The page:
The newly designed store, located in Ballwin, Missouri, features an updated and modern aesthetic to simplify the guest experience. Working with retail brand experience agency ChangeUp, Panera has created a next-generation café-bakery, offering more ways to order, more focus on drive-thru and a redesign that puts the bakery experience right in front of the customer.
Next Gen Design
To revitalize the dine-in experience, the new Panera store creates a “bakery theatre,” with the the bakery ovens at the front of house where guests can see and smell the breads and pastries baking, Rob Sopkin, chief development officer at Panera Bread, told Retail Leader.
The café also has more focus on digital options for diners, including options to order with a cashier, a kiosk or through a double-lane drive-thru with a dedicated lane for Rapid PickUp orders. Customers can also order through their phone and take advantage of an entirely contactless experience. The options bridge the digital and physical touchpoints for guests that capitalize on the demands realized through the pandemic while also creating a more convenient experience.
“The pandemic accelerated a shift we were already seeing toward off-premise and digital. That’s why we designed the Next Gen bakery-cafe with an enhanced digital experience and a strong drive-thru focus,” Sopkin told Retail Leader. “These features enable us to cater to the rise in digital and off-premise ordering, but we’ve also innovated the dining experience as well, providing our guests with the option for completely contactless dining.”
The top design changes all stem from consumer needs––meeting convenience, elevating the dining experience and integrating physician and digital touchpoints.
“Convenience is king,” ChangeUp’s Executive Creative Director Jamie Cornelius told Retail Leader. “Creating a small footprint store allowed space to be dedicated to a double drive-thru, better servicing those guests ordering through the MyPanera app. Convenience remained top of mind throughout the design process, from updated ordering kiosks to a fully digitized menu, both in-café and in drive-thru. We prioritized innovations that would ensure a seamless journey for both the customers and employees.”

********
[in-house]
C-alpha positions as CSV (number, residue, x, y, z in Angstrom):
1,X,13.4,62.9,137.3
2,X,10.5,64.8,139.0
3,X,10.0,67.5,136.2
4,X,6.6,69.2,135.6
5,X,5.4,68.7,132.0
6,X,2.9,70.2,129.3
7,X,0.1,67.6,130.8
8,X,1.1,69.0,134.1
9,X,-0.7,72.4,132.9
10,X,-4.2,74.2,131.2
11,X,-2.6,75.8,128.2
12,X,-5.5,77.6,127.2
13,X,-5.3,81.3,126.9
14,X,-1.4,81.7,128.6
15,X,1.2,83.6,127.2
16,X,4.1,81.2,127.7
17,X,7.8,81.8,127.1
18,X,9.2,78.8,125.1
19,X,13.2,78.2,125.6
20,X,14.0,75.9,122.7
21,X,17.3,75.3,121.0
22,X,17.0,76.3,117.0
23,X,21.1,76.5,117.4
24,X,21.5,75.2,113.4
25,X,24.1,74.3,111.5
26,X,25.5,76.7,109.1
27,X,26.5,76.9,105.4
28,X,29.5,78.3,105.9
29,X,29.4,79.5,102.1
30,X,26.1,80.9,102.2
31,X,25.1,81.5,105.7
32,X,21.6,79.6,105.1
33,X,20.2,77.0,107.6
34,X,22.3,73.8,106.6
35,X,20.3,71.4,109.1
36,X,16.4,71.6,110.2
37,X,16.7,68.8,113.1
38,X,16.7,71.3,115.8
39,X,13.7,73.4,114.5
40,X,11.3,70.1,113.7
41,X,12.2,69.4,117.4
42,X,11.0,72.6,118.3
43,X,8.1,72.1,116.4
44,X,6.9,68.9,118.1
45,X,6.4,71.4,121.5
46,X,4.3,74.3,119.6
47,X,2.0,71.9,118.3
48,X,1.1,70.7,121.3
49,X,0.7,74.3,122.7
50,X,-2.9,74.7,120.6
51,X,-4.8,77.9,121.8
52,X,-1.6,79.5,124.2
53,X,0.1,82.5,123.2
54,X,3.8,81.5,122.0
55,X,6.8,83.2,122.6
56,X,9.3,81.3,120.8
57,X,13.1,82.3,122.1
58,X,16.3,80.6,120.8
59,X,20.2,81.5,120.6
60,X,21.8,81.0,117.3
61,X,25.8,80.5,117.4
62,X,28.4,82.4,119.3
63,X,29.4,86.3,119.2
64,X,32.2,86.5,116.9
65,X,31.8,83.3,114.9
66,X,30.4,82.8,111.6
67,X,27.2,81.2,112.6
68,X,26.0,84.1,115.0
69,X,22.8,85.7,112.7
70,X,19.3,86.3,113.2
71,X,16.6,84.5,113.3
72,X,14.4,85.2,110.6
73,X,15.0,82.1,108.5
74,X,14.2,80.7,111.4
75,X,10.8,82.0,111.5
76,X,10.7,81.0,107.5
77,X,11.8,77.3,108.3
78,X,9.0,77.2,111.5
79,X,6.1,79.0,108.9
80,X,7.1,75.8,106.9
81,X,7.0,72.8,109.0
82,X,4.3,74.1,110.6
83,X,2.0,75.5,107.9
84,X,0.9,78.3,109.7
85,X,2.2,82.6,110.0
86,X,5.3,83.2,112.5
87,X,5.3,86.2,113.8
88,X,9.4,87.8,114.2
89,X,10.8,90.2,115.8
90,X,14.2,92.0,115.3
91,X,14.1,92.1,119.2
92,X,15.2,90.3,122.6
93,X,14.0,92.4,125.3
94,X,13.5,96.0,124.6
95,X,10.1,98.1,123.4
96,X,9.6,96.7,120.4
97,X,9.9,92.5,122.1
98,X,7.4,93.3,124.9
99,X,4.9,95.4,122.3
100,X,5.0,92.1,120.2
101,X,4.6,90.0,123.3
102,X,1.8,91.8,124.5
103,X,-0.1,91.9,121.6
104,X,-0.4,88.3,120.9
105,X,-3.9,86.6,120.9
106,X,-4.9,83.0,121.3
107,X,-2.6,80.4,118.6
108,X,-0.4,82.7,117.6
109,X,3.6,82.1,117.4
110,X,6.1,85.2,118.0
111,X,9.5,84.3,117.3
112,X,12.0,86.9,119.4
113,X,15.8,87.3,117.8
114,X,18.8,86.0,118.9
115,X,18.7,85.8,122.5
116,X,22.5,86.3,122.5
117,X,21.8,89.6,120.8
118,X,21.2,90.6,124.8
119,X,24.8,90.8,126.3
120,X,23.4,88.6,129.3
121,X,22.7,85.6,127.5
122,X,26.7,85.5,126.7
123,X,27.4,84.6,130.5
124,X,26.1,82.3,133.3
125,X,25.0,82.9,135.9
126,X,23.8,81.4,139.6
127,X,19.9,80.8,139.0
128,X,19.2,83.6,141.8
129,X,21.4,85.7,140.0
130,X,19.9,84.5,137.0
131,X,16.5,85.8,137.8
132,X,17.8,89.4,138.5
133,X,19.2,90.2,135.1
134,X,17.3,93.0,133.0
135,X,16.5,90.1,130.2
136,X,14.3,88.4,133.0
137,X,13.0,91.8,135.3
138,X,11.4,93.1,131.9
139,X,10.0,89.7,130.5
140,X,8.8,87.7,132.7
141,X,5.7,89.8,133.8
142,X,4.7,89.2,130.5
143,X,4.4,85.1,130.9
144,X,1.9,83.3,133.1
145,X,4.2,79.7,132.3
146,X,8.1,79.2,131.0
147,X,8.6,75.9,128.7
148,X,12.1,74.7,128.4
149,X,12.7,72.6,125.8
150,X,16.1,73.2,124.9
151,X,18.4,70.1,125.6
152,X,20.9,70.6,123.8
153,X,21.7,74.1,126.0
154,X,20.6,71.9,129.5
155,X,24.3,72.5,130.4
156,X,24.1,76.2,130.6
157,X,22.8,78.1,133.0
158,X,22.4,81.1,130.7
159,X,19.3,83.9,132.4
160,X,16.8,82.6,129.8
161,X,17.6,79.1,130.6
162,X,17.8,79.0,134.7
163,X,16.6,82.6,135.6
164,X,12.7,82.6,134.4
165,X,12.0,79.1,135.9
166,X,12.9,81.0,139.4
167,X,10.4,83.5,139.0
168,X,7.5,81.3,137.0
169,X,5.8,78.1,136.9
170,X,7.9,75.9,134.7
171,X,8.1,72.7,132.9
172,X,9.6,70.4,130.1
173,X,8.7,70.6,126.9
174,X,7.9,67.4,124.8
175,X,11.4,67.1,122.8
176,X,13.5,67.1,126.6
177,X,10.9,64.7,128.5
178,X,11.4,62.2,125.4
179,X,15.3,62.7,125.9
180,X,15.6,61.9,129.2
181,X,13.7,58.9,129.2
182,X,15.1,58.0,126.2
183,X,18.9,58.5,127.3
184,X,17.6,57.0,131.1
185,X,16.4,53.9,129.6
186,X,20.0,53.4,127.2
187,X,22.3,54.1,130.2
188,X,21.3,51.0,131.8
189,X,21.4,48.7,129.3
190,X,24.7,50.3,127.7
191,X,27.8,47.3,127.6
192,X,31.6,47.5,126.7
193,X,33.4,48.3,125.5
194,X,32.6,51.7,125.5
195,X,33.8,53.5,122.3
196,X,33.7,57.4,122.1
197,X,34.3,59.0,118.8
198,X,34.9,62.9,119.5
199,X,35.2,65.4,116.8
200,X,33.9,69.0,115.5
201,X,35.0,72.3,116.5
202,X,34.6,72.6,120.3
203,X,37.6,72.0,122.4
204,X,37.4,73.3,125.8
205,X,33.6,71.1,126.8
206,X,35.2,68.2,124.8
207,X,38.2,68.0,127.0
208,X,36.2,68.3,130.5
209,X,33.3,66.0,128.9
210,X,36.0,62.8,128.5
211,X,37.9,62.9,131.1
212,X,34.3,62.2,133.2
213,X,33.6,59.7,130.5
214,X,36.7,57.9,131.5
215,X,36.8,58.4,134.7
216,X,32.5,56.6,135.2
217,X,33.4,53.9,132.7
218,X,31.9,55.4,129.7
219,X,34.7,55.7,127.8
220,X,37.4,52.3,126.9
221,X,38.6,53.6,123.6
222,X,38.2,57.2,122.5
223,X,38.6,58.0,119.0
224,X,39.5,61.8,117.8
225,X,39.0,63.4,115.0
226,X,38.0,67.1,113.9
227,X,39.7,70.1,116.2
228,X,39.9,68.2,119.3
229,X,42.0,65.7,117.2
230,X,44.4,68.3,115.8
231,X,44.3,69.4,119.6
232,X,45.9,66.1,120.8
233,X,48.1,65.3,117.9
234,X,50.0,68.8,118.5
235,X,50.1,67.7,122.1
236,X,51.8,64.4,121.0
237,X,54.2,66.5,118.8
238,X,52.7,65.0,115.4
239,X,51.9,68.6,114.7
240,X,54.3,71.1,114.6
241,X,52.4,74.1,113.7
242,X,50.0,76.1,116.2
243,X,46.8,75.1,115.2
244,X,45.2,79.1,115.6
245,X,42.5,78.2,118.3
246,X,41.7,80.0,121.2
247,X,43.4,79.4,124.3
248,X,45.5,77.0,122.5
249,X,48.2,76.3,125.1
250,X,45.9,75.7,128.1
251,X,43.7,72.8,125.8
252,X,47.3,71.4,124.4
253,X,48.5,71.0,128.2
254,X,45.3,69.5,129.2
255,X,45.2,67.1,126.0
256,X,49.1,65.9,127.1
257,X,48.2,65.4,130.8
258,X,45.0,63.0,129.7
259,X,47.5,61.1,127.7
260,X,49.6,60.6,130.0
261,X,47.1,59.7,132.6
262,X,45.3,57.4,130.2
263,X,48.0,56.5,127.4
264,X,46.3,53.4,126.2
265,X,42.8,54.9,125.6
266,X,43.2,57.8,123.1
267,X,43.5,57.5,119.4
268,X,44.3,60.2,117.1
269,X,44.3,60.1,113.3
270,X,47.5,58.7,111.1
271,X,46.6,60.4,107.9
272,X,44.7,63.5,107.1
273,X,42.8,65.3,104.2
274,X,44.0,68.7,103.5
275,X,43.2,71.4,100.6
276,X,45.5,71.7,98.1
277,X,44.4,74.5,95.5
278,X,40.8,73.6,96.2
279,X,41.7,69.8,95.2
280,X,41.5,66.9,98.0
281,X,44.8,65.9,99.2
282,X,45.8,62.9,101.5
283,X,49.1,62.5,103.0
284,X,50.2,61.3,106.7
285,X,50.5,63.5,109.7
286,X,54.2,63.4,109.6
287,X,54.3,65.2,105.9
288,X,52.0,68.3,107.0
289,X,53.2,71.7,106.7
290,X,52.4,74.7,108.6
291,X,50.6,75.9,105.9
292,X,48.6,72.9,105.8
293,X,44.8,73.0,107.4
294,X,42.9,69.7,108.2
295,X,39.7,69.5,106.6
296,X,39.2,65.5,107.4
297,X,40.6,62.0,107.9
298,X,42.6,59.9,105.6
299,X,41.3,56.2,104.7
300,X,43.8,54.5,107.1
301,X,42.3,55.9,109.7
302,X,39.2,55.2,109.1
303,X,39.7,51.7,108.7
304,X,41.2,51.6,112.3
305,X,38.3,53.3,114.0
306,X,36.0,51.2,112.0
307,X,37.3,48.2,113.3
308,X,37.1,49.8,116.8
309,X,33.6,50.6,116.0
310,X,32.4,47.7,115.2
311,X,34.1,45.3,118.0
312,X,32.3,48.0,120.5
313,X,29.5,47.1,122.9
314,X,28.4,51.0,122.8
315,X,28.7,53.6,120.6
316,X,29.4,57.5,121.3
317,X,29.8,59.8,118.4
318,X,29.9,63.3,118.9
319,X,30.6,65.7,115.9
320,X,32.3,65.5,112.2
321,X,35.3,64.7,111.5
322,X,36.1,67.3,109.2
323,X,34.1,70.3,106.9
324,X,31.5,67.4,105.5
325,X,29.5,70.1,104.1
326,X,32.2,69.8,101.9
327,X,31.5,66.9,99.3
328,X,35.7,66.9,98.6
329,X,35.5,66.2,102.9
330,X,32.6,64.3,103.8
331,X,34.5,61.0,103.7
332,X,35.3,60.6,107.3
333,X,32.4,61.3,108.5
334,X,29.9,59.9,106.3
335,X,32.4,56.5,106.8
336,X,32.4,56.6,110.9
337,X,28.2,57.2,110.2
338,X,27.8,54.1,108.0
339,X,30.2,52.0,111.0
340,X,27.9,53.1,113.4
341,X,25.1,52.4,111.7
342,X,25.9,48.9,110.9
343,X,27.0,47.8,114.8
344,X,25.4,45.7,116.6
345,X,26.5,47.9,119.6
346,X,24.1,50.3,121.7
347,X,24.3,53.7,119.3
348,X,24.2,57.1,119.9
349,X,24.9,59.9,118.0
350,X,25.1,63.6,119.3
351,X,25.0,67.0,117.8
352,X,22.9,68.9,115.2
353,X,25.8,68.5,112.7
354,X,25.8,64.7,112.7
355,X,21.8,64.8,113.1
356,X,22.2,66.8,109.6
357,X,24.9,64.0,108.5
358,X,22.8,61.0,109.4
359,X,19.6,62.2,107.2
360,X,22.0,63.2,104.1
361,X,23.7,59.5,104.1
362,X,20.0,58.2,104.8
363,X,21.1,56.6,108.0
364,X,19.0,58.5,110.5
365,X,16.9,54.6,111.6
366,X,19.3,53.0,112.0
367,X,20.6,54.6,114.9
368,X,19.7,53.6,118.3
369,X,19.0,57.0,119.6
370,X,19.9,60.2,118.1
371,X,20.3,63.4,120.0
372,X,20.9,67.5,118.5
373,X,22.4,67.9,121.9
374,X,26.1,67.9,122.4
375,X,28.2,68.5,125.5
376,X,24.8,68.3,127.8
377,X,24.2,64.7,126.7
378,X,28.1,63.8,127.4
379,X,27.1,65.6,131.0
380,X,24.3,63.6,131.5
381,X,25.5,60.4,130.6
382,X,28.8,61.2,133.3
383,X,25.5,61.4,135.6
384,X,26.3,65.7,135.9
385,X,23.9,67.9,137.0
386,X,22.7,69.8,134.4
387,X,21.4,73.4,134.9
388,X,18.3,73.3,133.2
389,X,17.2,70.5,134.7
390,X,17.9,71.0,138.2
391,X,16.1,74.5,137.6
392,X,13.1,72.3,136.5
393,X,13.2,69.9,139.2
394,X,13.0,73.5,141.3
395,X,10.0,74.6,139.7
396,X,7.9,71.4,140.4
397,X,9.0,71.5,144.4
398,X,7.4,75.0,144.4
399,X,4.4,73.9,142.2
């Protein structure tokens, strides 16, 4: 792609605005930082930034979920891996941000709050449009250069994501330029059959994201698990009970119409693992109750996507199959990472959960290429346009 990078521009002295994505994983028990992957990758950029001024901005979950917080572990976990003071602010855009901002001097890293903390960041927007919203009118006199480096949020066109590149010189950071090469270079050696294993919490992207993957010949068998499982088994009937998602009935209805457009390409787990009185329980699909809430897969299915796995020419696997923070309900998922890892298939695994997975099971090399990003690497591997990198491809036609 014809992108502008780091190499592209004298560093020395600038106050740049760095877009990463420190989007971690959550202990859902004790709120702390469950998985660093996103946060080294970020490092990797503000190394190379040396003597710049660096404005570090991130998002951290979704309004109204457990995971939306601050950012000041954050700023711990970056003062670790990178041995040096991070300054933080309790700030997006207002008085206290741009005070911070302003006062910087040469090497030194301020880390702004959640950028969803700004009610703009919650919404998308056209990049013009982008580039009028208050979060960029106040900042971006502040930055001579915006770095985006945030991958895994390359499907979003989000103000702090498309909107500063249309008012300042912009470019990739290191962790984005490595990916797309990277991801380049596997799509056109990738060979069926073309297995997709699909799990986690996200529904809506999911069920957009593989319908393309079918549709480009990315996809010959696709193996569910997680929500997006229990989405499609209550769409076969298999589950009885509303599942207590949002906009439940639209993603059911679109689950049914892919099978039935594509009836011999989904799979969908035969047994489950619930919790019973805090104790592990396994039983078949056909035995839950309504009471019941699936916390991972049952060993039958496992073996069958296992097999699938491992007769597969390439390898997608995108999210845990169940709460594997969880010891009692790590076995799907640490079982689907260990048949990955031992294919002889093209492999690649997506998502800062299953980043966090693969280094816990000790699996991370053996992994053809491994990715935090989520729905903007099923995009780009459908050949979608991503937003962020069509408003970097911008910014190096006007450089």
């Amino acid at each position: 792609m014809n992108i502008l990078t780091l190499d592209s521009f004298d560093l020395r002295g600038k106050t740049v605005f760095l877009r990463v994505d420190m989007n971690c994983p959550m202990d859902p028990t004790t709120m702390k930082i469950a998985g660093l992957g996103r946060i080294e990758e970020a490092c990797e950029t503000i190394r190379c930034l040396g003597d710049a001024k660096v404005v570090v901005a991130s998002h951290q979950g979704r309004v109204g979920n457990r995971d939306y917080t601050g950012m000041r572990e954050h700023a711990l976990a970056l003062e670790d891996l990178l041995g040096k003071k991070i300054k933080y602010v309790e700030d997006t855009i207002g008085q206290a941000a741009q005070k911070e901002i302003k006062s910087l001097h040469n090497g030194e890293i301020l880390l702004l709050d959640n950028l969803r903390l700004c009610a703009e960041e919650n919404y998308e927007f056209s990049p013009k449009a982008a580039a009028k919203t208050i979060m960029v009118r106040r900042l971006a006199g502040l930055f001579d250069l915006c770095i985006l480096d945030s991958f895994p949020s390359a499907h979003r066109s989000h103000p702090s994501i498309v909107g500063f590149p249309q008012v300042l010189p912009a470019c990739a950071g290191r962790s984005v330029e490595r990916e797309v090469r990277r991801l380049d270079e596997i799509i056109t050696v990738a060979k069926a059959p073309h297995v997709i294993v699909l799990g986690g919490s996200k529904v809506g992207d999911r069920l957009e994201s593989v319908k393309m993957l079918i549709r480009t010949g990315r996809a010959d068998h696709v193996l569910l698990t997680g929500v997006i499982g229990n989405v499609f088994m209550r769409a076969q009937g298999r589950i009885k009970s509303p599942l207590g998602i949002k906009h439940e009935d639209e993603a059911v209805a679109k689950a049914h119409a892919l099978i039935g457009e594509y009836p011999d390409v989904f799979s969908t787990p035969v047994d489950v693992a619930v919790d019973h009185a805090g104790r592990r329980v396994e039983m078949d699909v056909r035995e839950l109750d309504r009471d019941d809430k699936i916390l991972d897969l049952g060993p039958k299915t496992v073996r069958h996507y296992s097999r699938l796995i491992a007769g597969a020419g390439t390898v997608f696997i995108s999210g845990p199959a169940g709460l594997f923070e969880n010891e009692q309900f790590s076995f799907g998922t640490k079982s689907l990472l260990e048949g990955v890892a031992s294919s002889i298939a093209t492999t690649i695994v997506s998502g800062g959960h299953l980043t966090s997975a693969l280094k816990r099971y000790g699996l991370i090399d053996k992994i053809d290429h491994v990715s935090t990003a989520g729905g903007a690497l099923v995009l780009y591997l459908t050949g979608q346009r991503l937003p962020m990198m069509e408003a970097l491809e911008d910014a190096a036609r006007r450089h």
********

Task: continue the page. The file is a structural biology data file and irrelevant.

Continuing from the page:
The placement of the bakery was also important for the dining experience. Elevating in-store and dining experiences has been a rising trend as consumers return to stores and restaurants as pandemic restrictions have eased. Putting the bakery front and center for the diner solidifies Panera Bread’s identity, creates a springboard for the customer journey and enhances the overall feeling of the space, Cornelius said.
Panera is not the first to experiment with new store designs, and the rapid change among consumers brought on by the pandemic has led many restaurants and retailers alike to leverage new store concepts that better cater to the emerging trends.
The fast pace was also part of the design process, with testing being a critical part of the concept changes.
“It’s imperative to test, learn and implement quickly,” Cornelius said. “It was a continual process of testing and learning. … We partnered with their team on a mock-up and VR experience so they could quickly make decisions internally across departments. Ultimately, working with the cross-functional teams in an iterative process allowed us to move quickly, which is imperative with the ever-changing customer needs.”
Panera examined how consumer demands were changing to create the next-generation design and asked guests directly what they wanted.
“We closely studied the shifting guest patterns that were already happening prior to the pandemic and then accelerated after the pandemic, for example the rapid rise of drive-thru and delivery sales,” Sopkin said. “Part of that research included our own guests––asking them directly how they view us, what channels are the most convenient and what are they looking for when choosing a food experience. All of this came together to inform several elements of the new design.”
Panera did not divulge its plans to retrofit existing bakeries, but the new designs are easy to update into existing stores, according to Sopkin.